Welcome to The Helen Mirren Archives, your premiere web resource on the British actress. Best known for her performances with the Royal Shakespeare Company, "Prime Suspect" and her Oscar-winning role in "The Queen", Helen Mirren is one of the world's most eminent actors today. This unofficial fansite provides you with all latest news, photos and videos on her past and present projects. Enjoy your stay.
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December 03, 1993 | 88 minutes
Peter Ransley, a celebrated tv auhtor, published his first novel “The Hawk” in 1989. When the BBC showed interest in bringing it to television, Ransley was on hand to write the script as well. The story of “The Hawk” – a serial killer leaving the Yorkshire region in fear, shares resemblance to another real life British murderer, the Yorkshire killer. The center of Ransley’s story is Annie Marsh – plain, nervous but bright – who starts suspecting her husband to be the killer. She can’t help noticing that Stephen’s out of town on business every time the Hawk strikes – and that his hammer, weapon of the Hawk, is missing. Stephen picks up on her fear and bluntly denies any wrongdoing. Annie’s fear, since muted, grows again when Stephen takes her to his favorite pub and she sees the low-lifes – prostitutes, drunkards – that he boisterously hangs out with. Losing all trust in him, she goes to the police; but they, after learning of her history of mental illness, dismiss her fears. Director David Hayman cast Helen Mirren in the lead, with whom the actor-director starred in the 1986 comedy “Heavenly Pursuits”.
Filmed in 1992, “The Hawk” took great benefit from Mirren’s revived success with the “Prime Suspect” series. As the show won raves in the United States as well, BBC Films decided to release “The Hawk” theatrically both in the UK and abroad. Critics on both sides of the atlantic gave the thriller positive reviews. The Los Angles Times called it a “a gratifying psychological thriller with a glorious Mirren. Ransley’s adaptation of his novel not only keeps you guessing – every time you think the plot’s telegraphing itself you’re left confounded – but also enables director David Hayman to come through with a film that’s exceptionally fluid and visual for a British production”. Variety was less convinced, writing that “David Hayman’s direction has its cinematic moments, but they seem more spliced into a suburban drama than part of a bigger movie. Mirren does what she can with Peter Ransley’s poor script”. “The Hawk” had its world-premiere at the Toronto Film Festival in September 1993 before the UK and US theatrical releases in December 1993.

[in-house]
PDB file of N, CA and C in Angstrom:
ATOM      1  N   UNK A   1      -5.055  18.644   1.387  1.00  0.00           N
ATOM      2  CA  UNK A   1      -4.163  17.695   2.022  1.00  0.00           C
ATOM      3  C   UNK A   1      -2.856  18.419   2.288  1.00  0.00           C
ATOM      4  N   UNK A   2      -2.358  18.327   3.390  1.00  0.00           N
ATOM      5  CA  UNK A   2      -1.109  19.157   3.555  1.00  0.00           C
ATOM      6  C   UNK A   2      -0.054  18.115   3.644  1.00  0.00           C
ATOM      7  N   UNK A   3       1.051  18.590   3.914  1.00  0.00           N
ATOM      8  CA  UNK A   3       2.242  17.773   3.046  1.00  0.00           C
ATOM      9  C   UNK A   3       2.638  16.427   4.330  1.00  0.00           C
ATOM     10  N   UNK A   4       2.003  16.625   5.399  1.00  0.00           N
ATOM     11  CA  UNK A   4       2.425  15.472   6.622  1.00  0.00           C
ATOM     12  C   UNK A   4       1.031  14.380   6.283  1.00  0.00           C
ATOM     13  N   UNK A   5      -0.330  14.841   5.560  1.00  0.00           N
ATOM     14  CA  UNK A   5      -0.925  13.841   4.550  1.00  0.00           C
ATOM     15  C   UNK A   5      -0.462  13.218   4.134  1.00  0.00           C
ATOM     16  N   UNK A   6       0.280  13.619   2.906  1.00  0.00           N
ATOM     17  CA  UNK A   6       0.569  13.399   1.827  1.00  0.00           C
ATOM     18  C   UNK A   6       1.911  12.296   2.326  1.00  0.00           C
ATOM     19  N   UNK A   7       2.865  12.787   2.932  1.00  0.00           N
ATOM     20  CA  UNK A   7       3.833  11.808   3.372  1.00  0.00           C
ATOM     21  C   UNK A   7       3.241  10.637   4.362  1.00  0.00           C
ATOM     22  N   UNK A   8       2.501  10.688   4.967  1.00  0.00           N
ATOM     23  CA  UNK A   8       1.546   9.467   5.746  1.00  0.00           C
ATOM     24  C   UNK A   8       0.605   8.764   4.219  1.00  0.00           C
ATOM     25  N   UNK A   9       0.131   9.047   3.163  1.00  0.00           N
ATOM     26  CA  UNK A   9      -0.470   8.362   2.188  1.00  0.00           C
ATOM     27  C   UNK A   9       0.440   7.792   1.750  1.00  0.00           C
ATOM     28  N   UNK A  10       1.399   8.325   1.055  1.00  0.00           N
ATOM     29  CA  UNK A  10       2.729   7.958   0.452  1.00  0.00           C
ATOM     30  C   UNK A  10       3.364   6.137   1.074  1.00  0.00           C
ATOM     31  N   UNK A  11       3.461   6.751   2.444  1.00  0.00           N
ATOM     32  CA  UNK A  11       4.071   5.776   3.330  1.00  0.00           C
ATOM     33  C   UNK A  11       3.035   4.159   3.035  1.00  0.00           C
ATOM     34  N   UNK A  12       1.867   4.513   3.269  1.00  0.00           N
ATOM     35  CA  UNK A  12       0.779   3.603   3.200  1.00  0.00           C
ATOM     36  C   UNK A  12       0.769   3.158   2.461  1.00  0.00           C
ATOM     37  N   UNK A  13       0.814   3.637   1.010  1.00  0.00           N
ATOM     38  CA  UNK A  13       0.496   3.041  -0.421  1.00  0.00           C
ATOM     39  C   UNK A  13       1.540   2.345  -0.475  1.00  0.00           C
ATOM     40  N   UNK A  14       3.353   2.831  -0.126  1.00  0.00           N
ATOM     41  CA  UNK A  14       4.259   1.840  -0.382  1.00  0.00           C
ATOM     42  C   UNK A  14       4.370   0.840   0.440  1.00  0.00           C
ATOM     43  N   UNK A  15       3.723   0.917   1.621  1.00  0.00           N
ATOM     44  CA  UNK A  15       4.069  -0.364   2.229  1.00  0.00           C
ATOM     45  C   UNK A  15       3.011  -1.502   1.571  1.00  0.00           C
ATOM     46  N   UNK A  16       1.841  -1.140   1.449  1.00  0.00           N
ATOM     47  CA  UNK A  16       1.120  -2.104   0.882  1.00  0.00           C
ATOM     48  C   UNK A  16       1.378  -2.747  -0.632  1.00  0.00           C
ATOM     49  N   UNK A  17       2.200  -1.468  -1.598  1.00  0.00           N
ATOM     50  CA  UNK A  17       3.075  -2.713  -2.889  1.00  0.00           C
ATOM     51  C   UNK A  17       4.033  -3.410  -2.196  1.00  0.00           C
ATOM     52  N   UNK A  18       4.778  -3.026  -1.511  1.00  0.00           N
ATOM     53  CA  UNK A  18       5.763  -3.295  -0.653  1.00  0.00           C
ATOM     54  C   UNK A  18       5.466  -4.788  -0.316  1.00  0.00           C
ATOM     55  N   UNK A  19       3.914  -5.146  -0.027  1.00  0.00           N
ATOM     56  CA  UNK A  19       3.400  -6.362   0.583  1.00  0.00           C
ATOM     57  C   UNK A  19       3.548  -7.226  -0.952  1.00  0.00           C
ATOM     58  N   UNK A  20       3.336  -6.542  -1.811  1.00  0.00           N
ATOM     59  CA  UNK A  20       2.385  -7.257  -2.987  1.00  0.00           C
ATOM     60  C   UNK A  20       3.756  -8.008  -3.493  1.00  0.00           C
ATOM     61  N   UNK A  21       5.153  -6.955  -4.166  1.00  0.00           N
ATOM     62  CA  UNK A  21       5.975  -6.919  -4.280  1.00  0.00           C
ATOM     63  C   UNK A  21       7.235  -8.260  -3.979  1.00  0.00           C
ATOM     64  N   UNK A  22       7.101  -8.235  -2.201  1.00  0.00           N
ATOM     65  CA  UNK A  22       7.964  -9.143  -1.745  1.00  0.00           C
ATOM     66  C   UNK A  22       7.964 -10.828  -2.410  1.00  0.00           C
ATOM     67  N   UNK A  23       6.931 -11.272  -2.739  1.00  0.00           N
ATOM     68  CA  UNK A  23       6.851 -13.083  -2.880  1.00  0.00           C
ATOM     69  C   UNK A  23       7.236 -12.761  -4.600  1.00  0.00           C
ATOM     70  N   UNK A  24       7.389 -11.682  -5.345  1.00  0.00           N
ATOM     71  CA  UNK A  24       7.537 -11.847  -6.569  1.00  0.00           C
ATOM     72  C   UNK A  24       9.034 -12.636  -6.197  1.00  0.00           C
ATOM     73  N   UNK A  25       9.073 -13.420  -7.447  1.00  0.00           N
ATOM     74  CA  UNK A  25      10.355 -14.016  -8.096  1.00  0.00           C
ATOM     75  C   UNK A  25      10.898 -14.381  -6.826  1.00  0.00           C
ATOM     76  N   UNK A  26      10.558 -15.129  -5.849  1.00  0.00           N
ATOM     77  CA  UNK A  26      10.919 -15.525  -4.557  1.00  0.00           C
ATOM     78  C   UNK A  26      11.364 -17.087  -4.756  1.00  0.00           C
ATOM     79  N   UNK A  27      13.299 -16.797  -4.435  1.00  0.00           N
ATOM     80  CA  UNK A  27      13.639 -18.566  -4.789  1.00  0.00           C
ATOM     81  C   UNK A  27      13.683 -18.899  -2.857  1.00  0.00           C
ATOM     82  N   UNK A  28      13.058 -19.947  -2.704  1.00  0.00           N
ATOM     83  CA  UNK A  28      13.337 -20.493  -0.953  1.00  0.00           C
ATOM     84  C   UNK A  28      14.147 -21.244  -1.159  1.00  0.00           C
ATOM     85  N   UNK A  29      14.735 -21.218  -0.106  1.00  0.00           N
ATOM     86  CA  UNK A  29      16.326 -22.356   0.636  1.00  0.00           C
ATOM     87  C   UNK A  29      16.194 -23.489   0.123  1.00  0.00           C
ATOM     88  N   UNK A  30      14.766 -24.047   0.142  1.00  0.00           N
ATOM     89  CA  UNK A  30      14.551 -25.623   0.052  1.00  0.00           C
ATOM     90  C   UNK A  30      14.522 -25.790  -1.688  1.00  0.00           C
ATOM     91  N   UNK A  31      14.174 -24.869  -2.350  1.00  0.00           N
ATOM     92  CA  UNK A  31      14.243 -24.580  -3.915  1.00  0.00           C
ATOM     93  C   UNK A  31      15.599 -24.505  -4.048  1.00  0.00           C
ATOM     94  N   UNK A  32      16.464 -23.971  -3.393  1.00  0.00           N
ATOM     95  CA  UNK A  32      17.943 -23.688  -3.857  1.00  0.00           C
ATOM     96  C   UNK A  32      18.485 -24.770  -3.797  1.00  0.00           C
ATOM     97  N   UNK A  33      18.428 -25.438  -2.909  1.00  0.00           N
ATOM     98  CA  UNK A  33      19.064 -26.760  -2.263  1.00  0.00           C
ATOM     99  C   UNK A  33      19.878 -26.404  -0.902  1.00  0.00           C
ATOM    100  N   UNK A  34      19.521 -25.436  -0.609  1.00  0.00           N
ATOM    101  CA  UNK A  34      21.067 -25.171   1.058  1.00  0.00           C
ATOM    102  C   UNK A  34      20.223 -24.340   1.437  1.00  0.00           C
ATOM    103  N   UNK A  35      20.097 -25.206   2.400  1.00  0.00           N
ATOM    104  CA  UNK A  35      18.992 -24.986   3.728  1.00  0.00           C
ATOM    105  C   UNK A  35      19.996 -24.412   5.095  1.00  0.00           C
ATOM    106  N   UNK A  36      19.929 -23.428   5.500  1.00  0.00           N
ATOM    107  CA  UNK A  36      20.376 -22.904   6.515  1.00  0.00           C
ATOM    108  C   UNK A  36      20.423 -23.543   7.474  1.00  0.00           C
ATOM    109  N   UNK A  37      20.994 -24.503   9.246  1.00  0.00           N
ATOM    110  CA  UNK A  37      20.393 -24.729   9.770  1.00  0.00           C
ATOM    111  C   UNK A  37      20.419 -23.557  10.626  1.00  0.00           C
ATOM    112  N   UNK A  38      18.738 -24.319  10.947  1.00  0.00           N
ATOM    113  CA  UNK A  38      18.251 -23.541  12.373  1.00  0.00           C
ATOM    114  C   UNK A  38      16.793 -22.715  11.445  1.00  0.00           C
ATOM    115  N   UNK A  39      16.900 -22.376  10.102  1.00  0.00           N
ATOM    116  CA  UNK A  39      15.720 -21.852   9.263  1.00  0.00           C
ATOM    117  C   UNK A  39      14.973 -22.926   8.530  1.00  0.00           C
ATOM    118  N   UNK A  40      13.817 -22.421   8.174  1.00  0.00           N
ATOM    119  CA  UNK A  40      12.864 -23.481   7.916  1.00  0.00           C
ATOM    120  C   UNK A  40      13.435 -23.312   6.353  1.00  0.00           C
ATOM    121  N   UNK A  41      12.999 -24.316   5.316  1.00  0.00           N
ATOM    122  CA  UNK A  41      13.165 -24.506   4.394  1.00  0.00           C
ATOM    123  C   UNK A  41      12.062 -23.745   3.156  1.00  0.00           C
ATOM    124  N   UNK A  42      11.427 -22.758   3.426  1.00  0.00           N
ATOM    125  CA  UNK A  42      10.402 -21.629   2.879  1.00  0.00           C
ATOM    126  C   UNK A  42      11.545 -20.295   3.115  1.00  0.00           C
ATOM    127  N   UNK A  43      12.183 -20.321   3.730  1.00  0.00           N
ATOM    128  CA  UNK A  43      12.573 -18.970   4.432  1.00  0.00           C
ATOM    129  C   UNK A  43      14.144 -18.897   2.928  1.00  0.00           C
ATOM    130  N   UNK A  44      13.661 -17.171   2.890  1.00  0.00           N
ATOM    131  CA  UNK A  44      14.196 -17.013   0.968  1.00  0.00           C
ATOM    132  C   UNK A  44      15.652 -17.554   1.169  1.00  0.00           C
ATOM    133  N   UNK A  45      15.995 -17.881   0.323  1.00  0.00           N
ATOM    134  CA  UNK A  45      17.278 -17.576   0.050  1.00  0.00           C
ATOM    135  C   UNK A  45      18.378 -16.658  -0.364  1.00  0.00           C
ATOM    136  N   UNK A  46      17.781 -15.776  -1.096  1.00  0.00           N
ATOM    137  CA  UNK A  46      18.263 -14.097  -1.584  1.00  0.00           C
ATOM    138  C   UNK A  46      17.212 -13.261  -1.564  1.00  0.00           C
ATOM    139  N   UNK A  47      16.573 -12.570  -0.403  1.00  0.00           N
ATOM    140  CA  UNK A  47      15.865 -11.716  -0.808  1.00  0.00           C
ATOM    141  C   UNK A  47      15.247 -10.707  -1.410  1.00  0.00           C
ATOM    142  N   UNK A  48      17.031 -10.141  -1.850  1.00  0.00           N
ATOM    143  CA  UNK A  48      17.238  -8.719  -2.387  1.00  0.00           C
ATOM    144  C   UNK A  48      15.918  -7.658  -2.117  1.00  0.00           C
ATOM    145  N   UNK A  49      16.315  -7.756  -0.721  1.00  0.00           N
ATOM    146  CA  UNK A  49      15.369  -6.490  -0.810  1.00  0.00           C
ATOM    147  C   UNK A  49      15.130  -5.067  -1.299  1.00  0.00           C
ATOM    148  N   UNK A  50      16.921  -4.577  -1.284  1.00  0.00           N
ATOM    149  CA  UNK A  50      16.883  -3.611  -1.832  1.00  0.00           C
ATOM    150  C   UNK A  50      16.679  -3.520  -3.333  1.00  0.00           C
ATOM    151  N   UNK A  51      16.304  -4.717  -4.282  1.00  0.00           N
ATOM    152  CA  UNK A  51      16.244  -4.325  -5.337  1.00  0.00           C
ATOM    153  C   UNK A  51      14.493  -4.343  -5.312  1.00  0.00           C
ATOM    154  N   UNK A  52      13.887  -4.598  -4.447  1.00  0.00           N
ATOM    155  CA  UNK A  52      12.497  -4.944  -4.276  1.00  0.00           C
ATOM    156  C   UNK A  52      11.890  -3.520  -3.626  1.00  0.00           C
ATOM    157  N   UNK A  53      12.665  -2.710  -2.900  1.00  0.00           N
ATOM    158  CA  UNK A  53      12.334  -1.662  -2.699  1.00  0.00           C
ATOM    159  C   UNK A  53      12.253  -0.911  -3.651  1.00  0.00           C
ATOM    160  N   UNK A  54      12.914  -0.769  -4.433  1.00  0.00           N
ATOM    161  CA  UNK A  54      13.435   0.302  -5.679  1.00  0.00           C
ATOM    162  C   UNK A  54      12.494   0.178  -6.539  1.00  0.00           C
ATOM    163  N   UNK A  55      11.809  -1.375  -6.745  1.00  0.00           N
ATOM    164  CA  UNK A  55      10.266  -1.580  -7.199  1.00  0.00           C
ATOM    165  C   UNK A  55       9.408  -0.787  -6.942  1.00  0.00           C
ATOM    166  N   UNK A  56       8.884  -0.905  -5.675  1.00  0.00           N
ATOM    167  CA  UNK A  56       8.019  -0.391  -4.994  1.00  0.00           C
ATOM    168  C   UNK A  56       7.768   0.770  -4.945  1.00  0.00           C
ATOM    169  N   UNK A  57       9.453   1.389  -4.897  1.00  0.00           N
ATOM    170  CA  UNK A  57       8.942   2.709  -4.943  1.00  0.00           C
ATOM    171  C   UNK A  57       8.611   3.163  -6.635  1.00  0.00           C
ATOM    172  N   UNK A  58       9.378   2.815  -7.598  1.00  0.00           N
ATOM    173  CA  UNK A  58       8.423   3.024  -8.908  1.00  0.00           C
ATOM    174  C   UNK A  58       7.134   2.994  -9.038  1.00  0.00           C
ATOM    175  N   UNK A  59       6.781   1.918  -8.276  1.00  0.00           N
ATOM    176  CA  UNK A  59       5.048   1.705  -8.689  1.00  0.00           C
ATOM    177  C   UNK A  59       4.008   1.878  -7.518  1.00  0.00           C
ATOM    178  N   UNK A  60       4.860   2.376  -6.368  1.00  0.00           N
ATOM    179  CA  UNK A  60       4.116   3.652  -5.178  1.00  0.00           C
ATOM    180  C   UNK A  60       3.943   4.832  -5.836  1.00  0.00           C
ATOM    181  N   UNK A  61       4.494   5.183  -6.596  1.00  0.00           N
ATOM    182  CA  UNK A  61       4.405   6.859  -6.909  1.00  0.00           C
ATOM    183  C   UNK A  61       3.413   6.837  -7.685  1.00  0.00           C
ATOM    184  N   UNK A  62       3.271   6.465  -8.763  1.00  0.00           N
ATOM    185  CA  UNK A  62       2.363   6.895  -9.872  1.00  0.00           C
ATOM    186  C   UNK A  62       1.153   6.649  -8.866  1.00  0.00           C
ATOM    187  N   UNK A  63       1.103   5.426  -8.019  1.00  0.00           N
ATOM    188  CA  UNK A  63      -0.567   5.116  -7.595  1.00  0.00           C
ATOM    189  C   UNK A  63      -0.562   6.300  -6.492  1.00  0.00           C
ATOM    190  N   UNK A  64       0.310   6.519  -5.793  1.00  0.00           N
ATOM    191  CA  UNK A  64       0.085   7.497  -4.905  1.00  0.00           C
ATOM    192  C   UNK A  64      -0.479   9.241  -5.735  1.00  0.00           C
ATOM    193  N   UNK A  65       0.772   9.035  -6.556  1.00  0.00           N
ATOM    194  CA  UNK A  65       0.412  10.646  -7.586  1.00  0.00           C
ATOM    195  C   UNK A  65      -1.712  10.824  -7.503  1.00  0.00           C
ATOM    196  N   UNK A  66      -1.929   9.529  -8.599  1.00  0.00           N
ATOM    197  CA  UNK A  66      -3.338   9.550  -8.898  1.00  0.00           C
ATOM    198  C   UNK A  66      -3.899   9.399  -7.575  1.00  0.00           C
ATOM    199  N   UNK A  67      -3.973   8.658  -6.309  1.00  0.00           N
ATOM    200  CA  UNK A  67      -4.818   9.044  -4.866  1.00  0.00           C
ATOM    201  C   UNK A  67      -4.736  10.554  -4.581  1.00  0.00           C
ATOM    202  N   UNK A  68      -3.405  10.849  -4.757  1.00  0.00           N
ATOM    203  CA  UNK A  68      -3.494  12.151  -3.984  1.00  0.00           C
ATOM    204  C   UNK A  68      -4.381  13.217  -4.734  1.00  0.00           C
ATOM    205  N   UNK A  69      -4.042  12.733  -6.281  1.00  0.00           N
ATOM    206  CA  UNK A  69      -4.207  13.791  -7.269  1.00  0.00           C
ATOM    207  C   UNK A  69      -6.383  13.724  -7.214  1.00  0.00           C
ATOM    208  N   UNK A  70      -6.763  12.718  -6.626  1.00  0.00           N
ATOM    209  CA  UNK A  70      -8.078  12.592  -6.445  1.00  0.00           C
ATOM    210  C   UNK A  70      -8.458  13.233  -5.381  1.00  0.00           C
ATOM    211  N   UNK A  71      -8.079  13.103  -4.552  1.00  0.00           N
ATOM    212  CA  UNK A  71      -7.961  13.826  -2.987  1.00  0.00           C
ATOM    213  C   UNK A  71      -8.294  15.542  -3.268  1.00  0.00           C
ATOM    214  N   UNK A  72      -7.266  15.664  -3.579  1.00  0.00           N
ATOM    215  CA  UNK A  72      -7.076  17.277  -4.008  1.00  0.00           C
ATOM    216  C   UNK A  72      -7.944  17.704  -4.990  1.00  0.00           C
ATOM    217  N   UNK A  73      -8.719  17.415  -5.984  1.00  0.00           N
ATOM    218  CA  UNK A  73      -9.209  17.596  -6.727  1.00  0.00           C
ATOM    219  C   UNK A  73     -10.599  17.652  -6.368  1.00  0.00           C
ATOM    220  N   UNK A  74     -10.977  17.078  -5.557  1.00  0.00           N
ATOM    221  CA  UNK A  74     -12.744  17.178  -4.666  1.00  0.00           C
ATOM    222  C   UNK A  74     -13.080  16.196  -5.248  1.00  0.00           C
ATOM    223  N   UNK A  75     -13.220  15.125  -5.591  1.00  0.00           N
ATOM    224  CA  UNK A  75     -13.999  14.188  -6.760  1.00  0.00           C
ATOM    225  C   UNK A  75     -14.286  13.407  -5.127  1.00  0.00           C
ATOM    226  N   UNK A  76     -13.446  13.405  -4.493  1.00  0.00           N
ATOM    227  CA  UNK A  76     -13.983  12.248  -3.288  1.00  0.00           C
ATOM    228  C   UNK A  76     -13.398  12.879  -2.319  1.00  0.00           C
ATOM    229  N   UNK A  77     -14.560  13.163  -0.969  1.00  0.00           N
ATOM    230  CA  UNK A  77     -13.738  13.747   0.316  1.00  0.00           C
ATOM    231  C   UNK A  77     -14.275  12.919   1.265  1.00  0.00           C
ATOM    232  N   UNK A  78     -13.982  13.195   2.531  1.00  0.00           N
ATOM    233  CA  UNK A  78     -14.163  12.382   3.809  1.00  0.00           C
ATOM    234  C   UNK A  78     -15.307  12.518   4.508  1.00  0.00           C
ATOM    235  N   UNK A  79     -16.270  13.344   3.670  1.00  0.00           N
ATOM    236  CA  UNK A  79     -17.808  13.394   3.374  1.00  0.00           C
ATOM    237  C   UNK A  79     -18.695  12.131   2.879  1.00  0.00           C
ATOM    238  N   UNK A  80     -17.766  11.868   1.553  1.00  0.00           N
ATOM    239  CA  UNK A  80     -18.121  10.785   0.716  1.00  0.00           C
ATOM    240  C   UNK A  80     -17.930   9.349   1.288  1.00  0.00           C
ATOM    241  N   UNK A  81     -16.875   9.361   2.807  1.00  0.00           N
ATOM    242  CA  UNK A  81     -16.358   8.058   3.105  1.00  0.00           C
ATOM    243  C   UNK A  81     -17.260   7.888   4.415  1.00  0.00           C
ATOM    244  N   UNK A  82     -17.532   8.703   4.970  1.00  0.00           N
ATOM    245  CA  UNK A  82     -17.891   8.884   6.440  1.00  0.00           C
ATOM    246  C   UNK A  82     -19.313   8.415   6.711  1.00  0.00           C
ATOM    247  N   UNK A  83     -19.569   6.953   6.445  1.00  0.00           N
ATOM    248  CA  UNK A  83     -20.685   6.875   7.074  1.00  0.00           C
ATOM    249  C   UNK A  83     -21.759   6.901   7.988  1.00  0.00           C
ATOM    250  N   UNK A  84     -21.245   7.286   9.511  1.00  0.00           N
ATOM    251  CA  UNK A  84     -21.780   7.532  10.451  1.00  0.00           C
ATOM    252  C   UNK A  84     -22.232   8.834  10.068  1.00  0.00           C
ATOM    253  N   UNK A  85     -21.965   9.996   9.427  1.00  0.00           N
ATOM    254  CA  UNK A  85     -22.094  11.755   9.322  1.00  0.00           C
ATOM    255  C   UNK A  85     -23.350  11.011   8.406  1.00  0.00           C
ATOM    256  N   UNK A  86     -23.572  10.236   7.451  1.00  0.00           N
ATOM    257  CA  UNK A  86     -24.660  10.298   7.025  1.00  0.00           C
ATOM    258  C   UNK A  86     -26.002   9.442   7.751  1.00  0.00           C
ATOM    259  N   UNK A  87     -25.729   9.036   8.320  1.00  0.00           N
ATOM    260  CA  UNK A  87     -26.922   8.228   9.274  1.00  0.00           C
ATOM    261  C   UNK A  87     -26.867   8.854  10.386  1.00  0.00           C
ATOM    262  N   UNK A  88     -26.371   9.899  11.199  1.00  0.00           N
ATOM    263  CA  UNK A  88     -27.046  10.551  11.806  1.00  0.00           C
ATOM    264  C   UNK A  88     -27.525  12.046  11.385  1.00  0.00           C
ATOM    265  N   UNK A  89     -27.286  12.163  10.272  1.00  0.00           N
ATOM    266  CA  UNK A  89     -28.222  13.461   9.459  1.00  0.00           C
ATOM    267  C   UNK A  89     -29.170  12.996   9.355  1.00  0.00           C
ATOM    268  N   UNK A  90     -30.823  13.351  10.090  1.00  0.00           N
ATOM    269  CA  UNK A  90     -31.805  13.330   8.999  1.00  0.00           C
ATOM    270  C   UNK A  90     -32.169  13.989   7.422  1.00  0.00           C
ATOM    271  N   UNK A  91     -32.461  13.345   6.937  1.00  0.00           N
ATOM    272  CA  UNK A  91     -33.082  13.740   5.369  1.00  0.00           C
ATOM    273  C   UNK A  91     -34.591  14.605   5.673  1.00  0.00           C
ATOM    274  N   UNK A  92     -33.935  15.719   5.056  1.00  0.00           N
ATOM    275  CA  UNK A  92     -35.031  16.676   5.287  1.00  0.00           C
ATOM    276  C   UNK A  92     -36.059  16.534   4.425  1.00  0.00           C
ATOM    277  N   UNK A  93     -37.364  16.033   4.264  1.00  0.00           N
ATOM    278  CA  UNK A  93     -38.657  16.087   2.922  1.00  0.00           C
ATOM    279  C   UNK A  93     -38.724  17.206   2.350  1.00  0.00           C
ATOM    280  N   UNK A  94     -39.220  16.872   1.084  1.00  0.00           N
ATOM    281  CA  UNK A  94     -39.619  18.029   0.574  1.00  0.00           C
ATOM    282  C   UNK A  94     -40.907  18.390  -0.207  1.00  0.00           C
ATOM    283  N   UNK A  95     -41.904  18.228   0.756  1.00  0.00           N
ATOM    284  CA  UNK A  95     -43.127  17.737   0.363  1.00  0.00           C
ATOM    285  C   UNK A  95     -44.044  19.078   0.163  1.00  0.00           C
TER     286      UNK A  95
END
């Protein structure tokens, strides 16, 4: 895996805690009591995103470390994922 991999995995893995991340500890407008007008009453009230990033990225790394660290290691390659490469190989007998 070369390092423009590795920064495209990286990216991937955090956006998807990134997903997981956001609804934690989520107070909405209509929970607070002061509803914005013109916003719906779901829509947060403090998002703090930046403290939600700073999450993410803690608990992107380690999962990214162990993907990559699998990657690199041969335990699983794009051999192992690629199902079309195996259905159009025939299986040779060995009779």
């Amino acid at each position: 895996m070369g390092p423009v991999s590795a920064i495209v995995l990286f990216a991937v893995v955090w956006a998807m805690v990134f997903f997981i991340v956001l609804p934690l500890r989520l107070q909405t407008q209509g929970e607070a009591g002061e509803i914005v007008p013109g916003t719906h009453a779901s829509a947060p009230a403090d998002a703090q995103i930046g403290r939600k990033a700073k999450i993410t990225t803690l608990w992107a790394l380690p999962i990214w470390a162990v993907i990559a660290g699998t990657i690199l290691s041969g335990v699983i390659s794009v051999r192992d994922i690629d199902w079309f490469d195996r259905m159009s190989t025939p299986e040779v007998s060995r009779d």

The story of “The Hawk” seems familiar by just reading its synopsis. Haven’t there been plenty of these stories on television before? The first half hour doesn’t bring anything new as well. But as the story unfolds, the suspense increases as well. This has to do with Mirren’s performance above all. It’s a nice change to show the housewife role as a flawed character – Annie has been incarcerated in a psychiatric hospital years before, which is not discussed by her family but feels very present whenever Annie tries to give her best at being the trophy wife to her husband and his disparaging mother. So for a long time in the film, the audience is just as uncertain as Annie herself if there’s a reason for her worries or if she’s just making it up and sliding back into insanity. The film has its lenghts and looks very television-like at times. But whenever you think you have figured it out, there’s a twist that keeps you surprised. In the end, it rises only slightly above an average thriller, but I enjoyed watching it nevertheless. With a wonderfully layered performance by Mirren, “The Hawk” is recommended.